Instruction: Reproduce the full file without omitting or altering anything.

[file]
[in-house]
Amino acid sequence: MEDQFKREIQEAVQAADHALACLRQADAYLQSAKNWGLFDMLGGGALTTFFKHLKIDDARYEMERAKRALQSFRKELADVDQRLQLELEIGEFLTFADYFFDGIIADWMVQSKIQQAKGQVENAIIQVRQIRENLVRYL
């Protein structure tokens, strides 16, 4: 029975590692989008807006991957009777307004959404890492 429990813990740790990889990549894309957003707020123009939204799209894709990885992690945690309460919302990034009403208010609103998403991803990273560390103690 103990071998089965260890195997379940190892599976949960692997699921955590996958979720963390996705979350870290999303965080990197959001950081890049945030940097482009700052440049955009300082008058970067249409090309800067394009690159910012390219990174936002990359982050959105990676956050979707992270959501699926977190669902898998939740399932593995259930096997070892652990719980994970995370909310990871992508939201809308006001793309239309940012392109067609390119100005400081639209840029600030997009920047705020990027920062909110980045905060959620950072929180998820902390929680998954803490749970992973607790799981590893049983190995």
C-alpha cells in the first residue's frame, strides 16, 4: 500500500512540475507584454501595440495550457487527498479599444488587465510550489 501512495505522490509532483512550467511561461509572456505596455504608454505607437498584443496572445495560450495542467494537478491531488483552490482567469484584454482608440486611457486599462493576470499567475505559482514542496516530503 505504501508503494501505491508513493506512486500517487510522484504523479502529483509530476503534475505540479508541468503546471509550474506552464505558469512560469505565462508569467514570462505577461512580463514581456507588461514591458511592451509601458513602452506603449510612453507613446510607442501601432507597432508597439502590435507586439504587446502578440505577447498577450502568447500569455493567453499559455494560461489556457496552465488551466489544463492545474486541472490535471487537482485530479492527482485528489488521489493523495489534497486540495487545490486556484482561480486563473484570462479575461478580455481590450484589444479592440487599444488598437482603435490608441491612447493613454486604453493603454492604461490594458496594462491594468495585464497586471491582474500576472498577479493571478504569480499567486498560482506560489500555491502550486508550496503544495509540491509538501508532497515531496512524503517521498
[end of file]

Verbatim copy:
[in-house]
Amino acid sequence: MEDQFKREIQEAVQAADHALACLRQADAYLQSAKNWGLFDMLGGGALTTFFKHLKIDDARYEMERAKRALQSFRKELADVDQRLQLELEIGEFLTFADYFFDGIIADWMVQSKIQQAKGQVENAIIQVRQIRENLVRYL
């Protein structure tokens, strides 16, 4: 029975590692989008807006991957009777307004959404890492 429990813990740790990889990549894309957003707020123009939204799209894709990885992690945690309460919302990034009403208010609103998403991803990273560390103690 103990071998089965260890195997379940190892599976949960692997699921955590996958979720963390996705979350870290999303965080990197959001950081890049945030940097482009700052440049955009300082008058970067249409090309800067394009690159910012390219990174936002990359982050959105990676956050979707992270959501699926977190669902898998939740399932593995259930096997070892652990719980994970995370909310990871992508939201809308006001793309239309940012392109067609390119100005400081639209840029600030997009920047705020990027920062909110980045905060959620950072929180998820902390929680998954803490749970992973607790799981590893049983190995």
C-alpha cells in the first residue's frame, strides 16, 4: 500500500512540475507584454501595440495550457487527498479599444488587465510550489 501512495505522490509532483512550467511561461509572456505596455504608454505607437498584443496572445495560450495542467494537478491531488483552490482567469484584454482608440486611457486599462493576470499567475505559482514542496516530503 505504501508503494501505491508513493506512486500517487510522484504523479502529483509530476503534475505540479508541468503546471509550474506552464505558469512560469505565462508569467514570462505577461512580463514581456507588461514591458511592451509601458513602452506603449510612453507613446510607442501601432507597432508597439502590435507586439504587446502578440505577447498577450502568447500569455493567453499559455494560461489556457496552465488551466489544463492545474486541472490535471487537482485530479492527482485528489488521489493523495489534497486540495487545490486556484482561480486563473484570462479575461478580455481590450484589444479592440487599444488598437482603435490608441491612447493613454486604453493603454492604461490594458496594462491594468495585464497586471491582474500576472498577479493571478504569480499567486498560482506560489500555491502550486508550496503544495509540491509538501508532497515531496512524503517521498